The hijab-row triggered protests in Karnataka spread across the state on Tuesday, with campuses witnessing ‘conflict-like’ situations marked by stone-pelting incidents, use of force by police and the Muslim girls standing their ground for wearing the headscarves, prompting calls for peace and calm both by the government and the High Court, which is now looking into the students’ plea for their right to their hijab.
As the issue snowballed into a major controversy, the government declared three days holidays for educational institutions across the state, even as voices across the country came in for and against the hijab issue.
Protests erupted at the Mahatma Gandhi Memorial College in Udupi after a large group of students wearing saffron stoles and headgears raised slogans in the college campus as hijab clad Muslim girls were staging a protest demanding justice.
In Mandya, visuals of a group of boys heckling a hijab-clad girl went viral, even as support came pouring in for her on social media.
The student, who asserted the protest demanding the girls’ right to wear hijab would continue, said she had the support of her teachers and that those after her, apparently boys with saffron shawls, were “outsiders.”
“Everyone in the class…our principal and lecturers have supported us,” she told NDTV.
Her friends were of the opinion that those who had heckled here were outsiders, she added.
Tension prevailed at some educational institutions in Udupi, Shivamogga and Bagalkote, forcing the police and authorities to intervene.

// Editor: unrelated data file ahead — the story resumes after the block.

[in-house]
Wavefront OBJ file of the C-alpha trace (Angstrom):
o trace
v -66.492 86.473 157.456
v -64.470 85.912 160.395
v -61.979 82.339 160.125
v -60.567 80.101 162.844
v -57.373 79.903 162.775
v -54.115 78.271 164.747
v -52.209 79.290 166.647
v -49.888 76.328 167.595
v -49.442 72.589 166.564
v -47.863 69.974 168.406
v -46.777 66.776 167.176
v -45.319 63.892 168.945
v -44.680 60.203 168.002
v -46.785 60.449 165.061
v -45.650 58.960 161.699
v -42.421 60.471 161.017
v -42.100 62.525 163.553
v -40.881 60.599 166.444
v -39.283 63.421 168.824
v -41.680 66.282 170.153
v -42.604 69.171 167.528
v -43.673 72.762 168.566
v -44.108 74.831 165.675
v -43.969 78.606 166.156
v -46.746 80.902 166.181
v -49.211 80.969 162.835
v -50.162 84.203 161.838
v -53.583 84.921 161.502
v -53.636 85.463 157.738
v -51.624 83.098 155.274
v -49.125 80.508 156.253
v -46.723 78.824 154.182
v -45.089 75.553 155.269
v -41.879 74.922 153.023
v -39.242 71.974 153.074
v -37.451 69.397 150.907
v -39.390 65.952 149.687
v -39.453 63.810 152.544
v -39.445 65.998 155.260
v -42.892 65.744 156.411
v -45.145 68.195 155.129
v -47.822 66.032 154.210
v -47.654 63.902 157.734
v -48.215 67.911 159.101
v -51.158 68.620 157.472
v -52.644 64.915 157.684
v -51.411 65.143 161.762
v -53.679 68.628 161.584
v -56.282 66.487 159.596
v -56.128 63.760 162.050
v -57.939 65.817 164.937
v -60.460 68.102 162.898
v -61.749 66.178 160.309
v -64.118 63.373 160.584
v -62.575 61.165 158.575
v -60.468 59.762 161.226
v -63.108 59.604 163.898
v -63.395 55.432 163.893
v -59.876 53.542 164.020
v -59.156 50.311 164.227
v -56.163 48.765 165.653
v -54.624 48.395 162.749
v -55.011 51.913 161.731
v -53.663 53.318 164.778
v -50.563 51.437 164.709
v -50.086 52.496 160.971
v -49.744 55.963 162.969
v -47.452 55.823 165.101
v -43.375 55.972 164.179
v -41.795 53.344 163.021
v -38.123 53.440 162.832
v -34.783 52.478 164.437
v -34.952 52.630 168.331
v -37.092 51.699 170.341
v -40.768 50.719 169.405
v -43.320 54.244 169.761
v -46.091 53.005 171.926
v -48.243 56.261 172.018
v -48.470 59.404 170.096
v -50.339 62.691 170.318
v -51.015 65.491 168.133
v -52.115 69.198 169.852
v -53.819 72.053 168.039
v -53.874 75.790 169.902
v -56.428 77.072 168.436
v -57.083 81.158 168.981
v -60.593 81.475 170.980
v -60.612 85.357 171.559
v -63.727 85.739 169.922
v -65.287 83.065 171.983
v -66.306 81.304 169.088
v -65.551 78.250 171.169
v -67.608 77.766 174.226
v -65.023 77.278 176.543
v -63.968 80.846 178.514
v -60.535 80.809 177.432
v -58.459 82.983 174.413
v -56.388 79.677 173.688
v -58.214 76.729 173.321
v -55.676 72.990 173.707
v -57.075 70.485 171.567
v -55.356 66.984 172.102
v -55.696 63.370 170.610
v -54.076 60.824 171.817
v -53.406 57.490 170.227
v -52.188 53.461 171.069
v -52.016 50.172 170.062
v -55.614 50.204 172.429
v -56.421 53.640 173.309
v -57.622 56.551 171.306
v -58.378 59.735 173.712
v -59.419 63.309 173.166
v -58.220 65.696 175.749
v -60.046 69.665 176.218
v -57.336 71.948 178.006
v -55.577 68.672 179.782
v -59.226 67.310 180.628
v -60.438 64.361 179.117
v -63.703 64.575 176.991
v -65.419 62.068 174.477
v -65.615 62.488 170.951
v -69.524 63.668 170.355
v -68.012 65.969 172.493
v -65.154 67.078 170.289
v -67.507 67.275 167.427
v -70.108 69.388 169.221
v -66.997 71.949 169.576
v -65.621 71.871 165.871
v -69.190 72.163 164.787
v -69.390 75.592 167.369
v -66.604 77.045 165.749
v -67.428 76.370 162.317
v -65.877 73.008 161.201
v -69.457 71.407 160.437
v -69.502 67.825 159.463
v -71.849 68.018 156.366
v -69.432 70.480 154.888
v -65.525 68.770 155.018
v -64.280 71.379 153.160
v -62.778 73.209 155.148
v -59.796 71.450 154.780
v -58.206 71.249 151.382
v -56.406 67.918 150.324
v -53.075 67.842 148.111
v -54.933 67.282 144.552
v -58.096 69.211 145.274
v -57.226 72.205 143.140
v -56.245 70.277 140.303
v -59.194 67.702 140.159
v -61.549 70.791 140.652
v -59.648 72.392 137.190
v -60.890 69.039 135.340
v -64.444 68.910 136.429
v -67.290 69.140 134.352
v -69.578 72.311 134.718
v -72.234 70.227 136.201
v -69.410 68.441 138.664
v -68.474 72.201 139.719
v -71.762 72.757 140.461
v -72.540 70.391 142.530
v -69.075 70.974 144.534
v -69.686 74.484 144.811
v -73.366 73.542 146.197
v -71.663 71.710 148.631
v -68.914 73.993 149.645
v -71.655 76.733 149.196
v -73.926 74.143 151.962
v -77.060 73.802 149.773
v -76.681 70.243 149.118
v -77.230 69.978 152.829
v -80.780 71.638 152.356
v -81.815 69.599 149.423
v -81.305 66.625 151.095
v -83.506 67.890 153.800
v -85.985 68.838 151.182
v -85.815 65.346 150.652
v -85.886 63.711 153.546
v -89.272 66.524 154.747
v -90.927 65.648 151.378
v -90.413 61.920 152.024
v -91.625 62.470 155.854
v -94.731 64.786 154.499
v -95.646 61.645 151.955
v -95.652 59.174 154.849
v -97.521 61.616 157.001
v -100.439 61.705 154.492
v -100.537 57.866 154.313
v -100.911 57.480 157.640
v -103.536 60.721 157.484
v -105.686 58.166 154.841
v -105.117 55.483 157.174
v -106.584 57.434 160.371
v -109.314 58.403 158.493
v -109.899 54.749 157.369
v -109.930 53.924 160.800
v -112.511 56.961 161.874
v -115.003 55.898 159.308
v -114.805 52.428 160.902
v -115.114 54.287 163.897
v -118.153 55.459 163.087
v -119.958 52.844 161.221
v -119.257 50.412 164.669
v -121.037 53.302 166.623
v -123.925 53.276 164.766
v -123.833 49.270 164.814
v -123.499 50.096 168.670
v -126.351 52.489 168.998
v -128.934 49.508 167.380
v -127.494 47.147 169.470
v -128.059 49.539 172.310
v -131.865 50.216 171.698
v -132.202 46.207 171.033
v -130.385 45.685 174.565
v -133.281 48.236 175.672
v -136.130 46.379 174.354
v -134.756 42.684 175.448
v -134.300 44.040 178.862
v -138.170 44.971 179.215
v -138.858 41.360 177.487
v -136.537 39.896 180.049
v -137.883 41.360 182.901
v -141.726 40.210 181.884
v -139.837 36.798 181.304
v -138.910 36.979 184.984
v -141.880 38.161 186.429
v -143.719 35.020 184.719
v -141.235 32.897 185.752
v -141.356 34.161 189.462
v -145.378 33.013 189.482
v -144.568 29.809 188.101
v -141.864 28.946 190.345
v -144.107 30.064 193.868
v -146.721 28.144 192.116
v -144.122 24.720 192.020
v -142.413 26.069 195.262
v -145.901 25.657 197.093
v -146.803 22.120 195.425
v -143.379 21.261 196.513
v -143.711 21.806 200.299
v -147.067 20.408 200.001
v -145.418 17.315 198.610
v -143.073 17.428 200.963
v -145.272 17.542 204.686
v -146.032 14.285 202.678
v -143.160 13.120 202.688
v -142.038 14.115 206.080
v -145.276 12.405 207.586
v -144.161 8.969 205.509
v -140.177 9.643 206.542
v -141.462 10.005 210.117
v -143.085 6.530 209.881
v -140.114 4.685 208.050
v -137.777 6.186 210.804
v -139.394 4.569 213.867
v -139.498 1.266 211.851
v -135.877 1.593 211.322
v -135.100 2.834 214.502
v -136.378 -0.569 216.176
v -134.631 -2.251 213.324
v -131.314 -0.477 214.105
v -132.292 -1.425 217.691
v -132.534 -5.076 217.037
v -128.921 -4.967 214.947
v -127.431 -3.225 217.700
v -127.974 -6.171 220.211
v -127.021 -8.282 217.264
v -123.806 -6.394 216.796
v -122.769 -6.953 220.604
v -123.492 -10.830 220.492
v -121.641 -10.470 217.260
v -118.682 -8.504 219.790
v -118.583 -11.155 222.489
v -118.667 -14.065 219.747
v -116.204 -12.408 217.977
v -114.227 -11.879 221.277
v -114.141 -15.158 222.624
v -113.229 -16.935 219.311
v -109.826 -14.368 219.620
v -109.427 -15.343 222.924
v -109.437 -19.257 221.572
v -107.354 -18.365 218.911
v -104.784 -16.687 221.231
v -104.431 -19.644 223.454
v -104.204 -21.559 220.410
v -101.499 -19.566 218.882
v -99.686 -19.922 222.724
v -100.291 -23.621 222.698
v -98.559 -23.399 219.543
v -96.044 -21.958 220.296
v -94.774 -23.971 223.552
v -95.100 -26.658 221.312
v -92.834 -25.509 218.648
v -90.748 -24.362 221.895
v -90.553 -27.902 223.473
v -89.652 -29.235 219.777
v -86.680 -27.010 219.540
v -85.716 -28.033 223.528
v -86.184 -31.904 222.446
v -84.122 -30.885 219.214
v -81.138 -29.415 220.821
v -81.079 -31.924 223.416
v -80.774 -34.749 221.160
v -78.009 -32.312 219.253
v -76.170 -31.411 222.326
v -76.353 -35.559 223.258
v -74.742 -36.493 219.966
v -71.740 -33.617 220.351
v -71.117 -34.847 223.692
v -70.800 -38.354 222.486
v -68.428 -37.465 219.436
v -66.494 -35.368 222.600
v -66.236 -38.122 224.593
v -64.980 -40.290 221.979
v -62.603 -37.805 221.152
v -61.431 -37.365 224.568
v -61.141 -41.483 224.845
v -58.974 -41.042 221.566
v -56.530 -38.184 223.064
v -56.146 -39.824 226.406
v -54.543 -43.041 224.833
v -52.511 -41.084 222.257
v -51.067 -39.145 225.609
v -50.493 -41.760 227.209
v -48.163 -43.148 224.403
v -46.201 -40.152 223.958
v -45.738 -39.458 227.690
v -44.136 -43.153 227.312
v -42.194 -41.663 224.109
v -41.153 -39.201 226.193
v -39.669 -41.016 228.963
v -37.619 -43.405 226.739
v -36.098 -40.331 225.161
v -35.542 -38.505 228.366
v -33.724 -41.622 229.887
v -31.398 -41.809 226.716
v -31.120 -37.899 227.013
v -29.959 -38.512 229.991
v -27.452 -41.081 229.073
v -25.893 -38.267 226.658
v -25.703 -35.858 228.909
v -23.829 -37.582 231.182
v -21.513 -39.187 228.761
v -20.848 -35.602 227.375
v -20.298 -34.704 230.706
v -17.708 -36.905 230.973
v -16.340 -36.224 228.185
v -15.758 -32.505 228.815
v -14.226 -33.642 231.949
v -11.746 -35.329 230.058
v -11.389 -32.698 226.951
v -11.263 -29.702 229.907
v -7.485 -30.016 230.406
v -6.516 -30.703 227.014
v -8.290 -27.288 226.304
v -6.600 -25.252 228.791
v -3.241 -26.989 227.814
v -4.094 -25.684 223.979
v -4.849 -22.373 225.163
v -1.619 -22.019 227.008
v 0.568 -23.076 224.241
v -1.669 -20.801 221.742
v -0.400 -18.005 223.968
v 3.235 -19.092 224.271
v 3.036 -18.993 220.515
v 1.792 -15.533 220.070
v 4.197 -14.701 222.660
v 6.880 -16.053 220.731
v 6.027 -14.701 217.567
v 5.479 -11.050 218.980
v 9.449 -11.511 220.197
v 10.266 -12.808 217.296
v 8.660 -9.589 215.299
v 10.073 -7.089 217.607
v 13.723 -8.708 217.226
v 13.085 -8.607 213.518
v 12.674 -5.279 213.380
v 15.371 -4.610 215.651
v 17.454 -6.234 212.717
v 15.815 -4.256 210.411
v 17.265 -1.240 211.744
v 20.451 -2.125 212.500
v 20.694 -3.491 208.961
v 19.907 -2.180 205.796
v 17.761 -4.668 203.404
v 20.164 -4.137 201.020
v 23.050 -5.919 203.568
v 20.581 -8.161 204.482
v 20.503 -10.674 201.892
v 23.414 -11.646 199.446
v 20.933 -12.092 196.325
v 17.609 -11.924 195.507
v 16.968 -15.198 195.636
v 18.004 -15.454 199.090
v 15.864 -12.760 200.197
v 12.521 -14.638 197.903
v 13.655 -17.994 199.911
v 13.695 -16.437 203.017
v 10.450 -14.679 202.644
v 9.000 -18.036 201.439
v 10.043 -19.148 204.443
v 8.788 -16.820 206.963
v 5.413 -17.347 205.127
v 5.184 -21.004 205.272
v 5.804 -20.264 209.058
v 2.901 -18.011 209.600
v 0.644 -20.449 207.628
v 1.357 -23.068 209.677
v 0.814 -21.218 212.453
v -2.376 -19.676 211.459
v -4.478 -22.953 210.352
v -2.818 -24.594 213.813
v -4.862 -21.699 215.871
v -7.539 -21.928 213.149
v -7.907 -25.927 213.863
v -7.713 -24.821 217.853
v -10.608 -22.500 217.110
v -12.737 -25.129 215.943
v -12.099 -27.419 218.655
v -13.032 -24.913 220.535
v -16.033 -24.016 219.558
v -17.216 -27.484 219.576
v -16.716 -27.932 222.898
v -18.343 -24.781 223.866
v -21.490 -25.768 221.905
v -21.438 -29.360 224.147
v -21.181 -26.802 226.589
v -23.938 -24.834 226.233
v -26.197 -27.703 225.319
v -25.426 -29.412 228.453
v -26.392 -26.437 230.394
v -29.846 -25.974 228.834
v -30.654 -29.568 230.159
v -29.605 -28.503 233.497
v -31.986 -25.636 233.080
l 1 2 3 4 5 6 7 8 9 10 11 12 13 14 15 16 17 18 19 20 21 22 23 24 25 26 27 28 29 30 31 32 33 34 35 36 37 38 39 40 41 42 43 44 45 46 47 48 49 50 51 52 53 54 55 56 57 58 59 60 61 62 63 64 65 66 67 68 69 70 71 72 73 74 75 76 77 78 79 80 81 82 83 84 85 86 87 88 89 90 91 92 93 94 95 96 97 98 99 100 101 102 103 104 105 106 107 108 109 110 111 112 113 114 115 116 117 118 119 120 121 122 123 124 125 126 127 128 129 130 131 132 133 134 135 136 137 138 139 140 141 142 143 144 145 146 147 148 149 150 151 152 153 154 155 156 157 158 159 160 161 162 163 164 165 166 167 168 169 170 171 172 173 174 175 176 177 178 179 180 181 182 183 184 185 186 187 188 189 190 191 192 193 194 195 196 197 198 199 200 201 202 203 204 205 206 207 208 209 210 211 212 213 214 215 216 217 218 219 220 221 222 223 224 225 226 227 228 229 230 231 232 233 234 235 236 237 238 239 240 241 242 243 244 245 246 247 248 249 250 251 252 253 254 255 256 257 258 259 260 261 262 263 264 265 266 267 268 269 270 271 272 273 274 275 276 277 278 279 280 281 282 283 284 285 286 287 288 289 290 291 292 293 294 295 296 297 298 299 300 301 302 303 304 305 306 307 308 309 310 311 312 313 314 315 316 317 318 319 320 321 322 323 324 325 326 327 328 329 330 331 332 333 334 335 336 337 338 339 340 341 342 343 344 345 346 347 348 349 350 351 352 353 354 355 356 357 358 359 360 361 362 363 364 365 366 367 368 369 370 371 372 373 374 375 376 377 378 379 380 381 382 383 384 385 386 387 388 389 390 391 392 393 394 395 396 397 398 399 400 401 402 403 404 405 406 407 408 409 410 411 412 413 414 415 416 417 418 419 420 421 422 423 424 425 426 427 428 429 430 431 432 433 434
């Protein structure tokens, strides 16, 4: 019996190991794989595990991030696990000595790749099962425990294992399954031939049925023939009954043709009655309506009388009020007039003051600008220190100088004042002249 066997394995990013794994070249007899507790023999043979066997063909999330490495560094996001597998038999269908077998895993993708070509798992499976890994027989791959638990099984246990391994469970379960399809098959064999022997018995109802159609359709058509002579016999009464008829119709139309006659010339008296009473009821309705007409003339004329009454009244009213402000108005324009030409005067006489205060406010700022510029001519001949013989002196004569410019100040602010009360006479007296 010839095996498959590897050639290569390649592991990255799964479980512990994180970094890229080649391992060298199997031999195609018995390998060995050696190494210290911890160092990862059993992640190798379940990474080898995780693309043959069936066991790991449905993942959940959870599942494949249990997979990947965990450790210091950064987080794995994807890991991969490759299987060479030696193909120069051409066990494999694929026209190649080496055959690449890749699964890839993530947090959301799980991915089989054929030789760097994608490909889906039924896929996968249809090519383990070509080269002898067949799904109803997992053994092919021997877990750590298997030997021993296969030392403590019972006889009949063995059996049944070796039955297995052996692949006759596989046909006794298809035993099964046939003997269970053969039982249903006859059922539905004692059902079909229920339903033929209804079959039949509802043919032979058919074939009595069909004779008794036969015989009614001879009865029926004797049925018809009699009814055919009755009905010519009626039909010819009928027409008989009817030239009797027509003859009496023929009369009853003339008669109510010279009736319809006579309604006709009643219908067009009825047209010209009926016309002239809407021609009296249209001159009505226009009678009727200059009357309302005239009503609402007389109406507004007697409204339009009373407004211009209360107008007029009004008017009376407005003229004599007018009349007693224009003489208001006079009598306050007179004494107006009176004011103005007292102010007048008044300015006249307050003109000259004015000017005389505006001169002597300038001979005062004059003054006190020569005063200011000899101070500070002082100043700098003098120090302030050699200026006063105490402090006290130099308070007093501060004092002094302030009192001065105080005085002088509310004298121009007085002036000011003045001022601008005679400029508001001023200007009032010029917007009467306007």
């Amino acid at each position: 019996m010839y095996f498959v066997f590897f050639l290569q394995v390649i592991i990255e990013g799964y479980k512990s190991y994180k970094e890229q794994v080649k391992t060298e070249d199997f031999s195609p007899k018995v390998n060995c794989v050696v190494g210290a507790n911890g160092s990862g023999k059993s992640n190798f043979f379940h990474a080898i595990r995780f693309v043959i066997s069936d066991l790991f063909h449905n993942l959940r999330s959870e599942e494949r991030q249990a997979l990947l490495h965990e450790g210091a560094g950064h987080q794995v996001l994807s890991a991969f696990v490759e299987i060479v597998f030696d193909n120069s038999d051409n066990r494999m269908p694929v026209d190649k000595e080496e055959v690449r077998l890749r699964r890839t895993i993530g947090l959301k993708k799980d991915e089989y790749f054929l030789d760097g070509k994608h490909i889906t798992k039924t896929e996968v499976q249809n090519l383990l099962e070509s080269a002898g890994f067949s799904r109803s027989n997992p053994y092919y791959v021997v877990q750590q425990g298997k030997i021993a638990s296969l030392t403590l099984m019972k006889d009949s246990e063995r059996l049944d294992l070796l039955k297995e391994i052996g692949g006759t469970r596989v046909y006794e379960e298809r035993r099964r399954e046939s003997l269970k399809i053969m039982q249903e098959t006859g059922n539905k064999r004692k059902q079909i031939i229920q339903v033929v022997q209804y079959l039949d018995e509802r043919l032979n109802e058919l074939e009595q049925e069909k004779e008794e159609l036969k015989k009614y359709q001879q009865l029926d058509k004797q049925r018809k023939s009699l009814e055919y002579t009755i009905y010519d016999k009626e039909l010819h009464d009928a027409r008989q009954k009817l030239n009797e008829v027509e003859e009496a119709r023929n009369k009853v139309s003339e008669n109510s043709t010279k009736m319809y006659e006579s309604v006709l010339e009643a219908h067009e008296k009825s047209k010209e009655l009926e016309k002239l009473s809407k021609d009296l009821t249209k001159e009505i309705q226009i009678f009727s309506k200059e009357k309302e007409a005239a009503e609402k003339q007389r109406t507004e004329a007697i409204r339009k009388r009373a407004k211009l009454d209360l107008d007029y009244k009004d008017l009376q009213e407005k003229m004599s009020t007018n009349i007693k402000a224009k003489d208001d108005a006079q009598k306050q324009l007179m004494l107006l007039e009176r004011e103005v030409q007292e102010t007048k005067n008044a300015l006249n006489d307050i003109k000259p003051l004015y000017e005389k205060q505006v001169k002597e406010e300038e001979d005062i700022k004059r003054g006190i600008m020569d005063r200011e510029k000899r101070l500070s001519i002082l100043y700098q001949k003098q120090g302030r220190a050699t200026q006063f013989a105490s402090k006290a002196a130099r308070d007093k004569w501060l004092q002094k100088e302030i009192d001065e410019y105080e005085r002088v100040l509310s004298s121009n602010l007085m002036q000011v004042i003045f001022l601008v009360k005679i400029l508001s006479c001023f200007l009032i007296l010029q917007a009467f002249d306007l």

Stone petting incident was reported near a college in Bagalkote’s Rabkavi Banhatti and a few students even tried to barge into the campus, whom police dispersed using a mild force. Couple of students and a teacher are said to be injured in the incident.
Similar incidents of stone pelting and injuries had also been reported from Shivamogga district, and police had to intervene to bring the tense situation under control and they have detained some people including students. Prohibitory orders under Section 144 of CrPC has been clamped in Shivamogga city for two days on Tuesday.
Some students even tried to hoist the saffron flag at the college premises in Shivamogga.
Similar protests have been reported at educational institions in Mandya, Vijayapura, Gadag, Dakshina Kannada, Davangere and Chitradurga, among other districts.
Primary and Secondary Education Minister B C Nagesh said that out of about 5,000 plus Pre-University colleges that function, in about 10-12 institutions, conflict-like situations have been created, along with some degree colleges, due to hijab and saffron shawl controversy.
“At the time when the authorities were about to convince the (hijab wearing) students in Udupi, some elements spread it to Kundapur and other parts of the state….political leaders’ statements have also helped it spread to other parts,” he said.
In response to a question, he said, according to a report, the Campus Front of India (CFI) is said to have incited the row, and it will be investigated.
Chief Minister Bommai said: “I appeal to all the students, teachers and management of schools and colleges as well as people of Karnataka to maintain peace and harmony.”
“I have ordered the closure of all high schools and colleges for the next three days. All concerned are requested to cooperate,” Bommai, who is in New Delhi said in a tweet.
Speaking to reporters in the national capital, he appealed to the Opposition and the people concerned not to escalate the situation by making “provocative” statements and to wait for the High Court order.
The state government is going by the law on dress code and the same stand has been put before the court, he said.